There is no such thing as a bad idea.
You’ve heard the adage “there’s no such thing as a bad idea.” Well, and we all know this, it just isn’t true. If there really is no such thing as a ‘bad idea’ how would be express a sentiment that an idea just didn’t work out, that it wasn’t good, or that it ended up being ruinous? We say it pretty much to get people who would otherwise not feel comfortable going out on a limb to, well, walk out on that limb. We know there is something about the phrase that works logically, but what is it?
The United States churns out new products and services every year, fueled by a “unique combination of exceptional innovation capacity, large market size, and sophisticated businesses.” But that is not to say every company does it well. In fact it takes a certain kind of sophistication to really get new ideas moving forward. I’ve always told my employees “ideas are expensive,” for decades, so much so that I kind of forgot to let them know what I meant. Looking back, the phrase could even come across as sounding anti-innovation, or anti-idea.
So to compensate for my foible I wrote a document for my staff to explain what it means.
Let’s start out with the definitions of some words:
Idea: A thought or suggestion as to a possible course of action. Happens in the present tense (e.g. “I have an idea.”)
Good idea: An idea that saves money, promotes our values, carves out efficiencies and that was implemented. Can only exist in the past tense. (e.g. “That was a good idea“)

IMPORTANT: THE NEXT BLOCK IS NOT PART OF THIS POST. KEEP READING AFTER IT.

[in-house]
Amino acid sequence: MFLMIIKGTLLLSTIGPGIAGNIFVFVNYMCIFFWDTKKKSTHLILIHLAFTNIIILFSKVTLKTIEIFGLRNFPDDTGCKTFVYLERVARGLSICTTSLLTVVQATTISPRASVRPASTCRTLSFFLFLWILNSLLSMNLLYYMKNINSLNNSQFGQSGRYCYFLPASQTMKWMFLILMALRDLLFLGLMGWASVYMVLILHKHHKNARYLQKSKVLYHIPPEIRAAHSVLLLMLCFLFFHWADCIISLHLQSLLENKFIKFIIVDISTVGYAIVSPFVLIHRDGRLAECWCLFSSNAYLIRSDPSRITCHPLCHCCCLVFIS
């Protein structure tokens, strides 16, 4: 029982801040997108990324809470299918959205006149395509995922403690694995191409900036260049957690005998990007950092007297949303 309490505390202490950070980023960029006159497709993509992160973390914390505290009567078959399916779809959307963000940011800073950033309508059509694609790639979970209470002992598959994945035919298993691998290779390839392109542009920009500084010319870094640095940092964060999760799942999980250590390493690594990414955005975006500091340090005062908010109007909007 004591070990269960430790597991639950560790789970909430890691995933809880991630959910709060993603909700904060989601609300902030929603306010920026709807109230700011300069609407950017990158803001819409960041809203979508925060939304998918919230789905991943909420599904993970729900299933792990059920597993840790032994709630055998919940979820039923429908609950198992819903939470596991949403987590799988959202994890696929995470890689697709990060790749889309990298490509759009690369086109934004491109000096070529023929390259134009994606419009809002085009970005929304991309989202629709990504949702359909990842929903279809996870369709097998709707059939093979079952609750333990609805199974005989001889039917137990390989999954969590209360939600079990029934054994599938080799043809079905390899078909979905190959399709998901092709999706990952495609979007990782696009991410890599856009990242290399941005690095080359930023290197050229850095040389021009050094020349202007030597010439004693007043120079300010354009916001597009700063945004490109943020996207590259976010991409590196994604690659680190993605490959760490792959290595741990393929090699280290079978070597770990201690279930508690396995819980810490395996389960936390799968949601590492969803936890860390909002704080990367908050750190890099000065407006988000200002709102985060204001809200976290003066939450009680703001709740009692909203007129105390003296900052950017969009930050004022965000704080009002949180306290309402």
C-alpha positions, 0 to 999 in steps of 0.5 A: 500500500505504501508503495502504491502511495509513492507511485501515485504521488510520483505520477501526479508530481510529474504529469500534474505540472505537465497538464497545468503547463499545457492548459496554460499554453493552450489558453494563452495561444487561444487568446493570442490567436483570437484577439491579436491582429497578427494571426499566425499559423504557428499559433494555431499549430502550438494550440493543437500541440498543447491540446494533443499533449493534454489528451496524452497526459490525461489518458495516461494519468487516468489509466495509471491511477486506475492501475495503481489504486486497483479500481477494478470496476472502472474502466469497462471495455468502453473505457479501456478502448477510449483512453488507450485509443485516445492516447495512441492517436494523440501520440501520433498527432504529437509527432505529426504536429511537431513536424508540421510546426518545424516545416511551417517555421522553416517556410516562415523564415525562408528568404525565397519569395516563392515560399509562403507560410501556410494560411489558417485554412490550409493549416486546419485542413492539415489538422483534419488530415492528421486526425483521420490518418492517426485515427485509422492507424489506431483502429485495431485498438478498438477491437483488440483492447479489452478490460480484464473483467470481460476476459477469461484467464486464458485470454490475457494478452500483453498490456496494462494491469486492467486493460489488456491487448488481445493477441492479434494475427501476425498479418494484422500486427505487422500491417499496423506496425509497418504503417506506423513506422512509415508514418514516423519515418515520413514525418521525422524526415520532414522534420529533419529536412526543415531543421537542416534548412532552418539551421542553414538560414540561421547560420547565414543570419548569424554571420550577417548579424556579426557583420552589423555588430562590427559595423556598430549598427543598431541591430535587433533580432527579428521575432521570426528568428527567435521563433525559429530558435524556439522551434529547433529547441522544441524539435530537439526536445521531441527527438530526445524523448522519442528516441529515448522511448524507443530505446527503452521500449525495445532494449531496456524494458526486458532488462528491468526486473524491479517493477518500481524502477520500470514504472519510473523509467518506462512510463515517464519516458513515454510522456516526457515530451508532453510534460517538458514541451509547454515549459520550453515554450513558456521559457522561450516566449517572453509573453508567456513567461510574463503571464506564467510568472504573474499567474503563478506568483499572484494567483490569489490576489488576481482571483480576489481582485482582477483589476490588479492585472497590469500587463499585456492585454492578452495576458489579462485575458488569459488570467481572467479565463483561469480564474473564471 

The distinction of ideas being in the present tense and good ideas being in the past tense is that even an idea that has tons of potential and never rolled out can never yield any value, which means it cannot have been good and in fact will have done nothing except waste resource (to varying degrees). When an idea is put to paper it then takes on life as a task.
Notice that there are no bad ideas as far as we are concerned. The logic being that even an idea that is determined to be worth doing, or that was done and failed is still headway to refining our mission.
Our “Embrace Innovation” process is designed to make sure each of our employees are empowered to make their jobs better. Included in this process I embedded an article from the Harvard Business Review that goes over the “Proper Care and Feeding of Monkies” that demonstrates, very eloquently, the problems companies grow into by not embracing a system that more easily allows innovation.
My suggestion to business owners is that they re-frame exactly what the concept of what an idea even is, and make sure they know what to do with one when they are fortunate enough to confront one. The energy born of something seemingly so small ends up being one of the most revitalizing things you can do. People enjoy the freedom of making things better so embrace it, officially.